School worker compensated after suffering from bromine poisoning10 October 2012
Injured at work in school
A school science technician who was exposed to poisonous fumes after staff complaints about a poorly ventilated chemicals’ cupboard were ignored has received compensation.
April Walsh, 34, from Wigton in Cumbria was exposed to bromine fumes while working as a senior science technician at Richard Rose Central Academy in Carlisle.
The lid on the bottle of bromine was corroded and the fumes were escaping into the small poisons cupboard and beyond into the science prep room where she was working.
The academy had recently moved into a new, purpose-built building, yet the science prep room had a poisons cupboard with inadequate ventilation, there was no properly ventilated fumes cupboard installed and the windows of the room did not open. Firefighters had to smash the windows to allow the fumes to escape.
No action taken, despite staff complaints
For over a year staff had complained to managers about the unsuitability of the room but nothing was done about the problem and they were not given suitable protective equipment or clothing.
When April entered the room she immediately began to suffer from irritated eyes, nose and throat. The room was evacuated and members of staff investigated what was leaking before the fire service was called to make the area safe.
April continued to suffer symptoms of bromine poisoning for several weeks including headaches and a chesty cough.
Bromine poisoning can lead to long term health complaints including lung problems and in serious cases can lead to brain damage. April was extremely anxious about the long term consequences to her health but fortunately has now been given the all clear.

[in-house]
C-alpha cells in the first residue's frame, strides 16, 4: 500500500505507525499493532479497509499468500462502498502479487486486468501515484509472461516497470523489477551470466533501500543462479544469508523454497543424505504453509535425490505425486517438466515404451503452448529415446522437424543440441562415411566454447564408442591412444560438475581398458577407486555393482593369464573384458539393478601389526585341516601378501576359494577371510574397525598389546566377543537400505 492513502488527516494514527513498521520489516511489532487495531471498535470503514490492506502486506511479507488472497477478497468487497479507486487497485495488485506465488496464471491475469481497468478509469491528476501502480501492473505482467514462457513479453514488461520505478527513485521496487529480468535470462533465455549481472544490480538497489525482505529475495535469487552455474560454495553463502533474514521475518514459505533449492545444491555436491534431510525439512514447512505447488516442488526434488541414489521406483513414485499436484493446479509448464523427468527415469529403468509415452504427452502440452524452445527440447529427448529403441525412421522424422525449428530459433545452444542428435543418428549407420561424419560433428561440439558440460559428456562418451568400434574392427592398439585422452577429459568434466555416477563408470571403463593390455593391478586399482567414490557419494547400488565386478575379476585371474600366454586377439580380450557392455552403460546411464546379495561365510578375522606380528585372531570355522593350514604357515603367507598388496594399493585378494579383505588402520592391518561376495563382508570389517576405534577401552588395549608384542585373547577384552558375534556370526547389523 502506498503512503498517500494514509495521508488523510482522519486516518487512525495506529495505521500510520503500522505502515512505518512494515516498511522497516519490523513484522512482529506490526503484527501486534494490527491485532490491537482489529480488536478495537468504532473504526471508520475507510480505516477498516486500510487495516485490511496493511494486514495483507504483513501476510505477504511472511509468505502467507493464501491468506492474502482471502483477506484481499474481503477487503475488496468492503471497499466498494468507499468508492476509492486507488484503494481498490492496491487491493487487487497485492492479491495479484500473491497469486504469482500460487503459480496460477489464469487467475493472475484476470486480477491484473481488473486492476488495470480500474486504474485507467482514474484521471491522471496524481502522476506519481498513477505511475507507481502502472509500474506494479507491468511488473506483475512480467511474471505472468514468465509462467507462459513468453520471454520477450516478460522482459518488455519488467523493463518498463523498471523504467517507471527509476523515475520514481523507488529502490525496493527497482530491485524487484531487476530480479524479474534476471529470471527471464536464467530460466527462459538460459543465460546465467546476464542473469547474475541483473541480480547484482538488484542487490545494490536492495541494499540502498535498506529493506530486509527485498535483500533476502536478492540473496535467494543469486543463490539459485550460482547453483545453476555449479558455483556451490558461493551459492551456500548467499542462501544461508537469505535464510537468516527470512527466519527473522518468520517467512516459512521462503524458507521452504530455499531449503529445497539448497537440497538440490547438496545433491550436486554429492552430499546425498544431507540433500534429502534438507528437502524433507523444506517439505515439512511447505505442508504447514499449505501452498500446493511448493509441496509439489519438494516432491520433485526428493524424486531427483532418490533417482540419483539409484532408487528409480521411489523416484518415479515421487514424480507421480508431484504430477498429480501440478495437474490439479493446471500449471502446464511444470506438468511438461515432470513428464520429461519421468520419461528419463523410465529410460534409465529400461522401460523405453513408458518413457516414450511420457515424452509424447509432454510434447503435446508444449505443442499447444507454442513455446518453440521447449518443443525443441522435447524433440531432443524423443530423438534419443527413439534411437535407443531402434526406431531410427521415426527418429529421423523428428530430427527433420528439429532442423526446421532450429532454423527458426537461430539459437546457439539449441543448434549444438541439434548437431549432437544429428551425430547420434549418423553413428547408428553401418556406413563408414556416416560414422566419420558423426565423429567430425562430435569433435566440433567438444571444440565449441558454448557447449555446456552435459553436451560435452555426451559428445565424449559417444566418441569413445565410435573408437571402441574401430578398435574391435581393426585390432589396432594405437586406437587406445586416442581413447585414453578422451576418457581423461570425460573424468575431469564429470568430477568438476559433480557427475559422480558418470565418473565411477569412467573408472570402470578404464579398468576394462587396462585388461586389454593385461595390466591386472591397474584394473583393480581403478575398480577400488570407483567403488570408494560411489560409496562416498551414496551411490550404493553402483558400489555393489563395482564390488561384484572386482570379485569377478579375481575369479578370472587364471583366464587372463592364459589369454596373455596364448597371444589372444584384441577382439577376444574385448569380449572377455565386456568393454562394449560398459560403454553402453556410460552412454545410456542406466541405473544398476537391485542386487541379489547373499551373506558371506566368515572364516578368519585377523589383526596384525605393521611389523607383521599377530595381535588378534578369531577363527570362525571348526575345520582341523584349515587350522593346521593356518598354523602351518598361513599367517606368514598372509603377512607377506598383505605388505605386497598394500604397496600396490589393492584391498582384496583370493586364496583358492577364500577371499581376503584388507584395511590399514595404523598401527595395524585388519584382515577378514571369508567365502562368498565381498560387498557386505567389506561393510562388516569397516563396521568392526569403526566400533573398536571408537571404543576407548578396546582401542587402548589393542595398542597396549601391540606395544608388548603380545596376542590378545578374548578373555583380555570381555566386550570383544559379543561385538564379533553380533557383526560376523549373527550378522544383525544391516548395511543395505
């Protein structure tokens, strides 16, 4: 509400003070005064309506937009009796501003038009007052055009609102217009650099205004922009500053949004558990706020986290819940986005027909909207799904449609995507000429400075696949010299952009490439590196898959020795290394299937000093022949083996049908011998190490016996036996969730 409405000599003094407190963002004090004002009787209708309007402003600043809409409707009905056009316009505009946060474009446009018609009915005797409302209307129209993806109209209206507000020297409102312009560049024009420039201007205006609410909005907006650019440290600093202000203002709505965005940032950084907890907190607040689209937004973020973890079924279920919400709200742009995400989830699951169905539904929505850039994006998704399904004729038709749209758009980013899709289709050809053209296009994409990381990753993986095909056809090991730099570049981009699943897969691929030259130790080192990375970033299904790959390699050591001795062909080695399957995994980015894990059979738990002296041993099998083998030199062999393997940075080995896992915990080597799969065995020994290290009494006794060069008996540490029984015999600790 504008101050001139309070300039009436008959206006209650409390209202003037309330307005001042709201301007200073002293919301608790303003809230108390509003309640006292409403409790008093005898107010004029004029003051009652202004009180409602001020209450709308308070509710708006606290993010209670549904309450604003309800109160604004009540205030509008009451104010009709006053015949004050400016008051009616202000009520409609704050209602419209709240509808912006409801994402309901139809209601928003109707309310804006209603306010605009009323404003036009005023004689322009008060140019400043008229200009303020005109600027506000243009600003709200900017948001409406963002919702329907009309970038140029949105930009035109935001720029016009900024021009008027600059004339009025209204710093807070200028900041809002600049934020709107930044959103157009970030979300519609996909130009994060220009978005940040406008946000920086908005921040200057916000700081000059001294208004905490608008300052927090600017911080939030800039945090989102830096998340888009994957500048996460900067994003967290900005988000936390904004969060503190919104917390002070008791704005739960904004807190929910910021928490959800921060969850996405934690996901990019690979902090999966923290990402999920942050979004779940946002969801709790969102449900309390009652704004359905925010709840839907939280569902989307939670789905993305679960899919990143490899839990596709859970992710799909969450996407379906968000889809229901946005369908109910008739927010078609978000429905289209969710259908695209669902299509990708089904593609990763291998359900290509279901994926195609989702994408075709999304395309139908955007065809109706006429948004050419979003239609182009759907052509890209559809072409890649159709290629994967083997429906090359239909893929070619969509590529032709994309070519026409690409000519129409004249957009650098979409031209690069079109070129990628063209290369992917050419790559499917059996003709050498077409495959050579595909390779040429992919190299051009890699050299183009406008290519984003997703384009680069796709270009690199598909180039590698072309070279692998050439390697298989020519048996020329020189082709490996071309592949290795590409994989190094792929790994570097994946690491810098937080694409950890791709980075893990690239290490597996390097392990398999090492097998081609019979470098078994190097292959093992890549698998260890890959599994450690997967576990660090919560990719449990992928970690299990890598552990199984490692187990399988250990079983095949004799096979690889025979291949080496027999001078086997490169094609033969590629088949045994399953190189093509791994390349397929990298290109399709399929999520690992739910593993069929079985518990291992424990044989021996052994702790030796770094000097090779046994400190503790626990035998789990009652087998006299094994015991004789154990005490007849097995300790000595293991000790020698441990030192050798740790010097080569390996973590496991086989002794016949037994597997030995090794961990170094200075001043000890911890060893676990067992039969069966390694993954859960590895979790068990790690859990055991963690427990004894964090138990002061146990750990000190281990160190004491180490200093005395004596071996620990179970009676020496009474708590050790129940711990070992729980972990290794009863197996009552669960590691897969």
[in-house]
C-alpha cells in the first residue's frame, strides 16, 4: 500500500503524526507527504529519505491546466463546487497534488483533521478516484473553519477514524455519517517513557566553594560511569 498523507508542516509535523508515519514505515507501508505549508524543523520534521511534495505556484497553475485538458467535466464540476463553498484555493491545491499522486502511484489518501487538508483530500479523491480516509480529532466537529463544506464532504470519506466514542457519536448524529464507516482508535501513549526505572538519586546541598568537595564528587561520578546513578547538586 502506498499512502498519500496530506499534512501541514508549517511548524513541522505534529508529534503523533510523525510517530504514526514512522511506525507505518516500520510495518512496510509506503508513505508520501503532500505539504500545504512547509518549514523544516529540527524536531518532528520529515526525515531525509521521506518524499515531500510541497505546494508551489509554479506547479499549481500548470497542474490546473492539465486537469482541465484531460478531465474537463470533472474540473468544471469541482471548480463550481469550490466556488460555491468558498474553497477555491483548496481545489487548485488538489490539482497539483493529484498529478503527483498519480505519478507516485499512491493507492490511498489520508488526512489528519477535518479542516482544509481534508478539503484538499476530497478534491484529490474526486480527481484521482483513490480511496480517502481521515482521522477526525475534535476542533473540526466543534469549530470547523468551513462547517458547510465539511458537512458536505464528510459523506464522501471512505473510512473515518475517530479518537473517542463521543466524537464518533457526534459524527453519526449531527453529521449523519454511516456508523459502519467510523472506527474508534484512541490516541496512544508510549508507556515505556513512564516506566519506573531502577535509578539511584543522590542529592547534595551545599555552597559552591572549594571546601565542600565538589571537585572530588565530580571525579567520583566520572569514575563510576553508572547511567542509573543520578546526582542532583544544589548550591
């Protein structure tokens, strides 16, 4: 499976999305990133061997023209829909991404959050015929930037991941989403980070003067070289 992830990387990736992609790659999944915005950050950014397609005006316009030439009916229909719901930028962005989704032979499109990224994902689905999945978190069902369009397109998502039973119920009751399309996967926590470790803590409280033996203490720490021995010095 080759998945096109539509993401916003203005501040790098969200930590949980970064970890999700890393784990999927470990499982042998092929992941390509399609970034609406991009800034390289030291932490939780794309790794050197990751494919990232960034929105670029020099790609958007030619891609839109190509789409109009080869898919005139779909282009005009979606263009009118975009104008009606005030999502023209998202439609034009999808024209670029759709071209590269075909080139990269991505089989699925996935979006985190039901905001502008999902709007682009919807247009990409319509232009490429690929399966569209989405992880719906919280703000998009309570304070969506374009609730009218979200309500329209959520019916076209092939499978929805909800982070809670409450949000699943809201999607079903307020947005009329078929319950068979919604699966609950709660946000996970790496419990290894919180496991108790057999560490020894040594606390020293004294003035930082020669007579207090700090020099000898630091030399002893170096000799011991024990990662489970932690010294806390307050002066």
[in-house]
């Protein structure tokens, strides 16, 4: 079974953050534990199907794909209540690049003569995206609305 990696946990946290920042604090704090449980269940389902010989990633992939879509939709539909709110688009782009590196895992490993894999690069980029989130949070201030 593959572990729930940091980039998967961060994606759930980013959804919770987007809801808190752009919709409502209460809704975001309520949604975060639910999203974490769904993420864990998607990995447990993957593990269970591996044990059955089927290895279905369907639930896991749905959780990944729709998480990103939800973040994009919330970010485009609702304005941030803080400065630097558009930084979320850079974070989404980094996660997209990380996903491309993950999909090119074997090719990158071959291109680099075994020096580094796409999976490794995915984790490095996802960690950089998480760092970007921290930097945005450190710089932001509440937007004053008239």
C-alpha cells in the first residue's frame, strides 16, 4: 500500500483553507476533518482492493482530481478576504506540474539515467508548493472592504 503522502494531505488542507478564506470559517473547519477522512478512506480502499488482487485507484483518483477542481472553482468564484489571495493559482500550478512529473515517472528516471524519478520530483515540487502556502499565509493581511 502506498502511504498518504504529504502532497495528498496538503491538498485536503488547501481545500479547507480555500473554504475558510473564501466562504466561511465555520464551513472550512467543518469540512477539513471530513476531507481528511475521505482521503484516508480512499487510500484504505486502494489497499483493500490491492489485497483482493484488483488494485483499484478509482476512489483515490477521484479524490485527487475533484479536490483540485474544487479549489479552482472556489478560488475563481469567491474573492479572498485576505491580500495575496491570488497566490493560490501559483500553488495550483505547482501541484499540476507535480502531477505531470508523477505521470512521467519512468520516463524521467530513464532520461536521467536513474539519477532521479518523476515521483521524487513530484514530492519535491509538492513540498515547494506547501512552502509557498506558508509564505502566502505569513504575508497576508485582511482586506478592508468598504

Thompsons Solicitors made personal injury claim for compensation
She contacted her trade union, UNISON, for advice. UNISON instructed its lawyers, Thompsons Solicitors to investigate a claim for compensation. April's legal team argued that the chemical should have been kept in a room with ducted ventilation and that the school should have made steps to rectify the problem as soon as it was highlighted.
Richard Rose Academy admitted liability and settled the claim out of court for £3,500.
April, who has since been made redundant by the Academy, said: “When I realised that my symptoms were caused by bromine poisoning I was terrified about my health. I knew that it could cause long term damage to my lungs and could even cause brain damage. My cough went on for weeks and I was extremely worried that irreversible damage had been done.
“I felt it was important to claim compensation so that steps were made to ensure this type of accident could never happen again.”
Chemical store rooms are hazardous places
Kevan Nelson from UNISON said: “Chemical store rooms are hazardous places which must be closely controlled particularly in a school environment where young people and teachers are at risk of exposure. This was a brand new school building so there was no excuse for not ensuring the room and storage cupboards had adequate ventilation. Additionally staff members had brought up this extremely worrying health and safety concern time and again only for their fears to fall on deaf ears.”
Suzanne Humphries from Thompsons Solicitors added: “This employer had every opportunity to ensure that their premises were fit to cope with this event and they failed to do so, putting the health of their employees at risk. The Academy is lucky that a much more serious accident didn’t happen and that this staff member has not suffered any longlasting ill effects from her exposure.”
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